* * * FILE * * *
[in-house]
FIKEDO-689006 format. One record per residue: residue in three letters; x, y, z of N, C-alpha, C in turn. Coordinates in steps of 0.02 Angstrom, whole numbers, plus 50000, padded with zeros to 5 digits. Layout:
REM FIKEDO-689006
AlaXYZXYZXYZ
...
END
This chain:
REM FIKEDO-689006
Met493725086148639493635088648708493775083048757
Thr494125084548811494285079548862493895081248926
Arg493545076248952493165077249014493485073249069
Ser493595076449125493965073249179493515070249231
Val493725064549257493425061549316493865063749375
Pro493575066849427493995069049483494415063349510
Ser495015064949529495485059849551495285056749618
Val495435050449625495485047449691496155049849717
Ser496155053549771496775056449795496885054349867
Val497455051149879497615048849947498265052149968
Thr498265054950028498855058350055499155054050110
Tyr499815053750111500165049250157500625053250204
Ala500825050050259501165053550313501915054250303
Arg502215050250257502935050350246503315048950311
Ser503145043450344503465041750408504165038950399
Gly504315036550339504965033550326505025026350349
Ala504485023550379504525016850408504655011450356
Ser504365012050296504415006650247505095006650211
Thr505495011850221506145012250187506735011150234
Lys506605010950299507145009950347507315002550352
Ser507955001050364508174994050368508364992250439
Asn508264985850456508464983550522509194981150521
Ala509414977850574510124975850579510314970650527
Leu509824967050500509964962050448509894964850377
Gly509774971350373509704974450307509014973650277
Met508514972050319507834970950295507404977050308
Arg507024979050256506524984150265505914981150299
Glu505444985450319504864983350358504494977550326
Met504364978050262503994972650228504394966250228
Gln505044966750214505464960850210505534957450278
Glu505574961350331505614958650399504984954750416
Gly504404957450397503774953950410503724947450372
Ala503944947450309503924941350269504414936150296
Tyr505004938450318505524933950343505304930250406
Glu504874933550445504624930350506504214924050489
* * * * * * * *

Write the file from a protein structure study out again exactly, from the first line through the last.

[in-house]
FIKEDO-689006 format. One record per residue: residue in three letters; x, y, z of N, C-alpha, C in turn. Coordinates in steps of 0.02 Angstrom, whole numbers, plus 50000, padded with zeros to 5 digits. Layout:
REM FIKEDO-689006
AlaXYZXYZXYZ
...
END
This chain:
REM FIKEDO-689006
Met493725086148639493635088648708493775083048757
Thr494125084548811494285079548862493895081248926
Arg493545076248952493165077249014493485073249069
Ser493595076449125493965073249179493515070249231
Val493725064549257493425061549316493865063749375
Pro493575066849427493995069049483494415063349510
Ser495015064949529495485059849551495285056749618
Val495435050449625495485047449691496155049849717
Ser496155053549771496775056449795496885054349867
Val497455051149879497615048849947498265052149968
Thr498265054950028498855058350055499155054050110
Tyr499815053750111500165049250157500625053250204
Ala500825050050259501165053550313501915054250303
Arg502215050250257502935050350246503315048950311
Ser503145043450344503465041750408504165038950399
Gly504315036550339504965033550326505025026350349
Ala504485023550379504525016850408504655011450356
Ser504365012050296504415006650247505095006650211
Thr505495011850221506145012250187506735011150234
Lys506605010950299507145009950347507315002550352
Ser507955001050364508174994050368508364992250439
Asn508264985850456508464983550522509194981150521
Ala509414977850574510124975850579510314970650527
Leu509824967050500509964962050448509894964850377
Gly509774971350373509704974450307509014973650277
Met508514972050319507834970950295507404977050308
Arg507024979050256506524984150265505914981150299
Glu505444985450319504864983350358504494977550326
Met504364978050262503994972650228504394966250228
Gln505044966750214505464960850210505534957450278
Glu505574961350331505614958650399504984954750416
Gly504404957450397503774953950410503724947450372
Ala503944947450309503924941350269504414936150296
Tyr505004938450318505524933950343505304930250406
Glu504874933550445504624930350506504214924050489